Wow! I had no idea my blog was influencing the FDA! Within hours of my last blog, the FDA authorized both new oral antiviral drugs, Pfizer’s Paxlovid and Merck’s Molnupiravir. That’s just what I called for in my last post, Covid Therapeutics Taking a Back Seat. Seriously, I’m sure my blog had nothing to do with it; but it’s nice to see the government finally coming around to thinking like many physicians like myself. It’s great to push vaccines, which are very important, but therapeutic innovations like these two new oral treatments for Covid can be equally impressive in helping us return to some sense of normalcy.
But the news is not all good. Since the FDA was so slow to approve these drugs, and the Biden Administration was slow to appreciate their importance, these pharmaceutical advances in therapeutics will be in short supply this winter. The Emergency Use Authorization (EUA) of the FDA is actually only for adults at high risk of severe illness. Both drugs will be available by prescription only with proof of a positive Covid test and should be taken within five days of symptom onset.
How do these drugs work? Both drugs interfere with virus replication, though by different means. Virus replication is the process of making more virus that leads to overwhelming the host. When drugs interfere with this process, they prevent the virus from spreading and the host immune system overwhelms the virus. Molnupiravir was found to reduce hospitalizations by about 30% and deaths by nearly 90%. Early results from its trial showed a 50% reduction in hospitalization, though efficacy declined later for unclear reasons. Paxlovid reduced hospitalization by about 90%.
Expect rationing of the drugs this winter. The Biden Administration ordered 10 million packs of Paxlovid in mid-November after strong preliminary trial results. But other countries have put in large orders, and Pfizer says it expects to manufacture 180,000 courses by the end of this year. Pfizer has licensed the drug to the Medicines Patent Pool to ramp up supply in lower-income countries, but production can take six to eight months. Advance government orders, like Operation Warp Speed for vaccines, might have accelerated production, says The Wall Street Journal.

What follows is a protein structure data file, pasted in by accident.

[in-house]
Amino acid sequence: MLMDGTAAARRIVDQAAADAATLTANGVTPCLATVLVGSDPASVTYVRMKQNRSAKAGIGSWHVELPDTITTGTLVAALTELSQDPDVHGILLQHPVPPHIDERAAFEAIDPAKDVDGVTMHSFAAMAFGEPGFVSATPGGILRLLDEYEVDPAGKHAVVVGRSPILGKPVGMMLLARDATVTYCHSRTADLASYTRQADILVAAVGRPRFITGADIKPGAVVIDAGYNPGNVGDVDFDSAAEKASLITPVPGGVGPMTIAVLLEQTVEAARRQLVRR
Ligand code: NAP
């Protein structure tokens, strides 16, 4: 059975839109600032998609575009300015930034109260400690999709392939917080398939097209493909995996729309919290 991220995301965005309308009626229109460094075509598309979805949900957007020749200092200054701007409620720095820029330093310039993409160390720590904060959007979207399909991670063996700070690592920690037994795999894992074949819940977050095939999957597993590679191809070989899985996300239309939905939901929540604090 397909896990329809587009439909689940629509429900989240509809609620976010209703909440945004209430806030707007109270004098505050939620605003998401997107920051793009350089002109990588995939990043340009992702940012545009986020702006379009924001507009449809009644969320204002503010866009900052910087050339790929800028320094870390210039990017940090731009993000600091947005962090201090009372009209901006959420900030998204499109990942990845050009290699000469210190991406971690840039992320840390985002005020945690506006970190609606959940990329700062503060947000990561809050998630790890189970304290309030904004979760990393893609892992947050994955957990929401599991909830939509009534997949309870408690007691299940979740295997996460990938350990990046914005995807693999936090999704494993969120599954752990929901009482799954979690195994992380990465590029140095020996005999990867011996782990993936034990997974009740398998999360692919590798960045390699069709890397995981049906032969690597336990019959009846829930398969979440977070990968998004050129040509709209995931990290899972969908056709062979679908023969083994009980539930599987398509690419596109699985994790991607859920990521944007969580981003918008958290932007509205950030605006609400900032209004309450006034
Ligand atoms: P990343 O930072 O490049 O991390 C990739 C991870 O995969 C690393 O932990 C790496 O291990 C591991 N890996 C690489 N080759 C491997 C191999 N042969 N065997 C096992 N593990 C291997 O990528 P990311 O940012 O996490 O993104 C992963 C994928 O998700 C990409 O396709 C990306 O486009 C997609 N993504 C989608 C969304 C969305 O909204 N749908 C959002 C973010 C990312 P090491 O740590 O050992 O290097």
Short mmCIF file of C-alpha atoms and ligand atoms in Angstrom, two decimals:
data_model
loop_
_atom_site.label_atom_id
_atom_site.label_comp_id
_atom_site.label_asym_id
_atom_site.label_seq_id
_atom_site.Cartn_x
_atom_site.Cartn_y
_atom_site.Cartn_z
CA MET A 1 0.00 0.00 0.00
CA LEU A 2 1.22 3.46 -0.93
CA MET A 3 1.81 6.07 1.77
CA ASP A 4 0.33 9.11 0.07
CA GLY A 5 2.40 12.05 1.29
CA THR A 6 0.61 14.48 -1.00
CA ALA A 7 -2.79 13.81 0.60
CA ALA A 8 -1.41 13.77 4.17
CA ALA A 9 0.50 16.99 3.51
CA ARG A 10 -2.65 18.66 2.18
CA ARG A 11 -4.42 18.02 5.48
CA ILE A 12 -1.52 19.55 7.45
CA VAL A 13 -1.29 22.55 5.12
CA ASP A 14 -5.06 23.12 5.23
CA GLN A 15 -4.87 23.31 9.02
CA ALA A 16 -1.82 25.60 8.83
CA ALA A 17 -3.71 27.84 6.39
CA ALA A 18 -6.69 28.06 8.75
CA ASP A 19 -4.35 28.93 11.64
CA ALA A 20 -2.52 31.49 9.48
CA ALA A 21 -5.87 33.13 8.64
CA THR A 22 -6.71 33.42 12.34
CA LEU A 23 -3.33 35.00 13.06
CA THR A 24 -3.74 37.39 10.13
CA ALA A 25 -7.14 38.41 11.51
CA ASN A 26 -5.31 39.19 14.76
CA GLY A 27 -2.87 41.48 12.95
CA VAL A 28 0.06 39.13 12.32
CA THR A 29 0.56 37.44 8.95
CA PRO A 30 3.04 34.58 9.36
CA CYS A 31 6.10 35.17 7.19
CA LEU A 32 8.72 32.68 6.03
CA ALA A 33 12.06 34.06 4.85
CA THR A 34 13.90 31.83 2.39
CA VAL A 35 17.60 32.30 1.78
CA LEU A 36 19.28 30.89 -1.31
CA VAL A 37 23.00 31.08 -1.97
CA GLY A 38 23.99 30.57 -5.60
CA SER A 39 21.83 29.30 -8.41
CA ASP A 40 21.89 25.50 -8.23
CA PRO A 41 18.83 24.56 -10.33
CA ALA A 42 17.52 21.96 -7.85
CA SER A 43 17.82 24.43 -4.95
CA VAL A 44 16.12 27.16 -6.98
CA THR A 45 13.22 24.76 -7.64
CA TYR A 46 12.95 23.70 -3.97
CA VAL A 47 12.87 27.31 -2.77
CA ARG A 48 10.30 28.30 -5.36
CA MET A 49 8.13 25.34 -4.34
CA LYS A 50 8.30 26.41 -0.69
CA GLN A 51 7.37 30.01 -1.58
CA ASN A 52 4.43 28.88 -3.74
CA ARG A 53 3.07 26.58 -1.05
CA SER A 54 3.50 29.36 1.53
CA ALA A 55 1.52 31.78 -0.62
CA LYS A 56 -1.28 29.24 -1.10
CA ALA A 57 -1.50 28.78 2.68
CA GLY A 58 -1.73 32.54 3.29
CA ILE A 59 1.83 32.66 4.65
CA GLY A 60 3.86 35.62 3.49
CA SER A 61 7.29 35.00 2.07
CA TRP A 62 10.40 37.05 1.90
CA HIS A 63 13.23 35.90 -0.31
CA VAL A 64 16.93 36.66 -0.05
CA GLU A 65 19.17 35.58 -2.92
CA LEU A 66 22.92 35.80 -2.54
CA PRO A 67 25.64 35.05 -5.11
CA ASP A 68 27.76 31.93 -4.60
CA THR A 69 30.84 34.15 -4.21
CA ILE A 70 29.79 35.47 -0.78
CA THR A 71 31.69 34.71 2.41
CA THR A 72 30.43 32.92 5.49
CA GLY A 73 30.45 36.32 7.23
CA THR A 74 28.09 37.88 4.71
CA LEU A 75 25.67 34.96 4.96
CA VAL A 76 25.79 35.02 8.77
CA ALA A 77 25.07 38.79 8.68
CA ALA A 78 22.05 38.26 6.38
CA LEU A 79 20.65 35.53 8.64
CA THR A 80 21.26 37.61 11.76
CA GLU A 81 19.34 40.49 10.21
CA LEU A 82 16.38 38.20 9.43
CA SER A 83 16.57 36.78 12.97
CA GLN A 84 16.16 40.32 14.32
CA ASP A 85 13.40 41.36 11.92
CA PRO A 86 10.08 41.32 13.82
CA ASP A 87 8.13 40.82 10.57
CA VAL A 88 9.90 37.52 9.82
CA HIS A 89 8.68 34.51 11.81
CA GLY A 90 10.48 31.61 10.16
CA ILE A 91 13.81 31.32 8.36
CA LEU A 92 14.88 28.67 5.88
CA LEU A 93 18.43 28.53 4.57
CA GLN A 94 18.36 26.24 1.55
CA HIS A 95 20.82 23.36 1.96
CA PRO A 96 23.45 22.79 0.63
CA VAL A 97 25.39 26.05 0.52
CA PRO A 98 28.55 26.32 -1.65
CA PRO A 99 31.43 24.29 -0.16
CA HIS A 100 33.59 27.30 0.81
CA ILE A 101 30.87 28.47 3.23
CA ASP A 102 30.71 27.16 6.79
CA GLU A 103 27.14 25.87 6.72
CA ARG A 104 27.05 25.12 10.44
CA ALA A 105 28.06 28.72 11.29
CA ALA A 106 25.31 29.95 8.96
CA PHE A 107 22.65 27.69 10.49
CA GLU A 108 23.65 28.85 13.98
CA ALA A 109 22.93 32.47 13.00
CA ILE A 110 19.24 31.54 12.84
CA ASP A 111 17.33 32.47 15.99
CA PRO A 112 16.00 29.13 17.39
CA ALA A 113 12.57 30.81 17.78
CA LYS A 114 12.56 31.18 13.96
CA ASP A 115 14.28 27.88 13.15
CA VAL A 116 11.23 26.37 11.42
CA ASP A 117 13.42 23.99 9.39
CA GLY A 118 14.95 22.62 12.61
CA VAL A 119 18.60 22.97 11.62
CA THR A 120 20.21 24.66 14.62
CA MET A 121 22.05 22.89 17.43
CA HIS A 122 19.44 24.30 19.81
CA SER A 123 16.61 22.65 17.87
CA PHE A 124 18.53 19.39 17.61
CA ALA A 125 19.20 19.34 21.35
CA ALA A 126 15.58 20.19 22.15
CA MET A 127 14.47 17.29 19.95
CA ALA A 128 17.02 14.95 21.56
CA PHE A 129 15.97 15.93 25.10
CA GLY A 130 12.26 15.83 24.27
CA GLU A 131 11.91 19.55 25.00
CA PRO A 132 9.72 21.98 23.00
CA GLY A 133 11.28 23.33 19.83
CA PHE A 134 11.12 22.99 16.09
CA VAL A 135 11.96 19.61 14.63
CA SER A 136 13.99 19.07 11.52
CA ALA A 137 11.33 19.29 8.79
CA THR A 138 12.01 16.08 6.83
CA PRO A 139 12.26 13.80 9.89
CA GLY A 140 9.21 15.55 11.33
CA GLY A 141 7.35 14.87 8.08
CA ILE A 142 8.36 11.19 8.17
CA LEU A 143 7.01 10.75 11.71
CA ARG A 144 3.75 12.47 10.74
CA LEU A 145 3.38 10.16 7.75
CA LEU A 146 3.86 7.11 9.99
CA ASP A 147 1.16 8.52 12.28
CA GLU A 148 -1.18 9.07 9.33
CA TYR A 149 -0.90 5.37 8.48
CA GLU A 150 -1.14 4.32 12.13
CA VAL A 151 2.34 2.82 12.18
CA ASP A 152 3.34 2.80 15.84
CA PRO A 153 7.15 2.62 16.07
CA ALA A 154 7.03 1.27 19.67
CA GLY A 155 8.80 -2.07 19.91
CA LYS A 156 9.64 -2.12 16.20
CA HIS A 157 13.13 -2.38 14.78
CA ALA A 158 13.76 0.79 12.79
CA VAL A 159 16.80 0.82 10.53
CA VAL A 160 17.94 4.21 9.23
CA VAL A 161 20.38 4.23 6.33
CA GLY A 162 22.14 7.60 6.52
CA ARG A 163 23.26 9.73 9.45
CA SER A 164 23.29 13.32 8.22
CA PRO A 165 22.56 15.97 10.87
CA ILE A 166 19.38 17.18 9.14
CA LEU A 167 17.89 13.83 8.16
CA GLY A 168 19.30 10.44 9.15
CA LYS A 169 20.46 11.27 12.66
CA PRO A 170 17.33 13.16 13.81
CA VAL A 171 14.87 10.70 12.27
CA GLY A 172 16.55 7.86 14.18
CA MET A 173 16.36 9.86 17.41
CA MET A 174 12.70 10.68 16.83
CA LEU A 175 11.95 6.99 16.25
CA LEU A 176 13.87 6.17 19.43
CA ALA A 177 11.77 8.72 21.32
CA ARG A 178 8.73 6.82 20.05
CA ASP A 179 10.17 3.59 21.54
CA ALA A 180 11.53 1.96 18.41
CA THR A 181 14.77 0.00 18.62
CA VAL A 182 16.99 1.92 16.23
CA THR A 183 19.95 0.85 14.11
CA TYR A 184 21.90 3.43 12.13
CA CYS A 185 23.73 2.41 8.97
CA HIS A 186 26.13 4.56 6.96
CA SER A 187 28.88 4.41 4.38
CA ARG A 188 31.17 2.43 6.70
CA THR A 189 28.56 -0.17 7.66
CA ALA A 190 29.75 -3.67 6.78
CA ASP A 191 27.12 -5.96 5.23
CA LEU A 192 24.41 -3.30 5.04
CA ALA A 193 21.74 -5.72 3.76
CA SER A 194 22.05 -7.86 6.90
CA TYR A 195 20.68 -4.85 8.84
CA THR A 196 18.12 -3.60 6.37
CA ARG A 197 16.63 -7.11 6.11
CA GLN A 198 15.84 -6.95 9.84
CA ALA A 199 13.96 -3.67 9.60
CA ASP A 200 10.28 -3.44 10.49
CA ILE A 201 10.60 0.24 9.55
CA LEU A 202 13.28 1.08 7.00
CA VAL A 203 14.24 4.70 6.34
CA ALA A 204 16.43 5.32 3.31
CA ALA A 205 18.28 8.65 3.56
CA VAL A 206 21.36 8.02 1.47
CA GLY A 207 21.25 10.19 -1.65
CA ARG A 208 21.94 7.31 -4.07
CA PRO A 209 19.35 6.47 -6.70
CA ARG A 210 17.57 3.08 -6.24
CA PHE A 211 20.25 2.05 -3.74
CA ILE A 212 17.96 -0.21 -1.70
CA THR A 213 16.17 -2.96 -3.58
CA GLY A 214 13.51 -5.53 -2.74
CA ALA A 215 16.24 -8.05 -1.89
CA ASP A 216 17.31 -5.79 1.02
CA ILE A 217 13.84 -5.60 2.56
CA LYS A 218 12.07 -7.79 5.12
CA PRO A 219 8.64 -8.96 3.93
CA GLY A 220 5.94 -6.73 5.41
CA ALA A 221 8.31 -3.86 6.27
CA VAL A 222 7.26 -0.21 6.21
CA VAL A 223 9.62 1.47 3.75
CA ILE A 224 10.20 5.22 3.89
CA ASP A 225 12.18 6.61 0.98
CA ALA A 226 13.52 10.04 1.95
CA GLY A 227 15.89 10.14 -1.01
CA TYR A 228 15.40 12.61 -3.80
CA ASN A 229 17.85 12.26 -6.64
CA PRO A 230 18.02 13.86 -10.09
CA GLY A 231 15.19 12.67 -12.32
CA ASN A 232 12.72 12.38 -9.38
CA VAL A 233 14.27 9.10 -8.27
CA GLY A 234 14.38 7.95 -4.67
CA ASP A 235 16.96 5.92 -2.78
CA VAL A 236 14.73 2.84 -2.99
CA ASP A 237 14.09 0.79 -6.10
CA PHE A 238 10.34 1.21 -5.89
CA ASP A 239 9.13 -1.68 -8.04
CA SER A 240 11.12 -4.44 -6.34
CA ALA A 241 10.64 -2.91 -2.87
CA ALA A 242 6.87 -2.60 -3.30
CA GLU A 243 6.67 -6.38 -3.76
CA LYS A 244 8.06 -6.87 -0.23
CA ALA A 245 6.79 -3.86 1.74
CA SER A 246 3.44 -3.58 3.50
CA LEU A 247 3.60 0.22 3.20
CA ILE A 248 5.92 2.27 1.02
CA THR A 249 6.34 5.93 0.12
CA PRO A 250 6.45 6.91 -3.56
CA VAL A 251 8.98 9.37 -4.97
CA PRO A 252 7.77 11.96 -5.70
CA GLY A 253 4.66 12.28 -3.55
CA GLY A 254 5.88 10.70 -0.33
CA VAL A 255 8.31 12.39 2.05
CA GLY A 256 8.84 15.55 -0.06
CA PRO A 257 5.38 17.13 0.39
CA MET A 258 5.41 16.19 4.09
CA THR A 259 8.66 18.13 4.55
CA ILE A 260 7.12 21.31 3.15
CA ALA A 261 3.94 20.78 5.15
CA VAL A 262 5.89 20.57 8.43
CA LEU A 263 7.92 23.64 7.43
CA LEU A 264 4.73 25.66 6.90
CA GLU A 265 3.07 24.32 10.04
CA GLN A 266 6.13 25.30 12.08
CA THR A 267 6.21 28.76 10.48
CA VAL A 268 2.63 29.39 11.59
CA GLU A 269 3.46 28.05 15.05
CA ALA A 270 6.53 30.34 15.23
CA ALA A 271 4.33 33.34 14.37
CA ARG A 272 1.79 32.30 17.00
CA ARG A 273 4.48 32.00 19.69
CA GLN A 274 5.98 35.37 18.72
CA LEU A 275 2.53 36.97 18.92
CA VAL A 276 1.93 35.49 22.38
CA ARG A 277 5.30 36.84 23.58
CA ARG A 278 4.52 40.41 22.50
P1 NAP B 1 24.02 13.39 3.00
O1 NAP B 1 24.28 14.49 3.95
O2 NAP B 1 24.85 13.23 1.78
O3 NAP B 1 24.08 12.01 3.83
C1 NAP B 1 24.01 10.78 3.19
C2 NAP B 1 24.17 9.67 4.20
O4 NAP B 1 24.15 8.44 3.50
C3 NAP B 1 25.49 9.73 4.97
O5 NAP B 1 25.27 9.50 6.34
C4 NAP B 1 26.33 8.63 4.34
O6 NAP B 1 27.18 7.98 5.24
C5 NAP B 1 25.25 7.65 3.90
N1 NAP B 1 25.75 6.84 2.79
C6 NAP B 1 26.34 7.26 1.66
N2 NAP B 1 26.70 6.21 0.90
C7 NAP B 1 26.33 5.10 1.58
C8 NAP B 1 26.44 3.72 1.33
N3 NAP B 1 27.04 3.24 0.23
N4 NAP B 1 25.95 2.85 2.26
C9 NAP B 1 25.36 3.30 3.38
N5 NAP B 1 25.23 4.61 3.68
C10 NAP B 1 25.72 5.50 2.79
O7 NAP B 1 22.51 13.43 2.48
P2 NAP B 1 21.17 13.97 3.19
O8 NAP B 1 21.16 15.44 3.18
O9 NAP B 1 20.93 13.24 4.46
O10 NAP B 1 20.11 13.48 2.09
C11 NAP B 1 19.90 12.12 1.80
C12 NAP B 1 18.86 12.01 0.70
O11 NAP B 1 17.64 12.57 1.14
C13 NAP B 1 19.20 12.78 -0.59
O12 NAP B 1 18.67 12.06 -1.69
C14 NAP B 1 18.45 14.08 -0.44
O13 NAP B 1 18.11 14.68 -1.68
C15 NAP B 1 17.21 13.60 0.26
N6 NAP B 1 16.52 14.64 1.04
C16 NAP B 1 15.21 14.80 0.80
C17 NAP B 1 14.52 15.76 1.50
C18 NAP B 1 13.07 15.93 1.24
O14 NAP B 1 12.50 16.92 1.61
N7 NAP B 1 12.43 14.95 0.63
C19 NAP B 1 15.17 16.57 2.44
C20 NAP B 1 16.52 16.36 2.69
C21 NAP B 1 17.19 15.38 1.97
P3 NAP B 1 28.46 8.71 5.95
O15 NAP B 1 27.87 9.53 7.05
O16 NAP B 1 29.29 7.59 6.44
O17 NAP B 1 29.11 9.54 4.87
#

The Biden Administration has ordered a mere 3.1 million treatment courses of Molnupiravir. The U.K. has purchased 2.2 million courses for its 68 million citizens. Most U.S. courses will be available by the end of January, but the FDA says the drug should only be used when other authorized treatments aren’t accessible or clinically appropriate. That means doctors are less likely to prescribe it.
The Wall Street Journal editorial board says, “Vaccines appear to have reduced the Biden Administration’s urgency to approve and accelerate new treatments, especially antivirals. Officials failed to foresee how vaccine efficacy would wane over time and demand would plateau. They can’t be faulted for that. But they could have hedged by fast-tracking oral treatments, as Operation Warp Speed did, by investing in multiple vaccine makers using different technology.”
The National Institutes of Health (NIH) also bears some of the blame. They bet heavily on monoclonal antibodies, which have been enormously helpful. But it overlooked the importance of other drugs for early treatment to prevent infected individuals from getting sicker. Early treatment therapeutics are the key to reducing hospitalizations. NIH was also late to fund a large trial on repurposing existing drugs such as the anti-parasitic ivermectin, anti-depressant fluvoxamine and asthma inhaling fluticasone. These drugs all show promising antiviral effects, but final results aren’t in yet.
We should celebrate the approval of these two new oral drugs to treat Covid, but it’s hard not to wonder how many more lives would have been saved if they had been approved earlier. WSJ says, “Vaccines have saved hundreds of thousands of lives, but many more would be saved if oral treatments like Paxlovid and Molnupiravir were available sooner. The drugs represent a huge pharmaceutical success but a missed government opportunity.”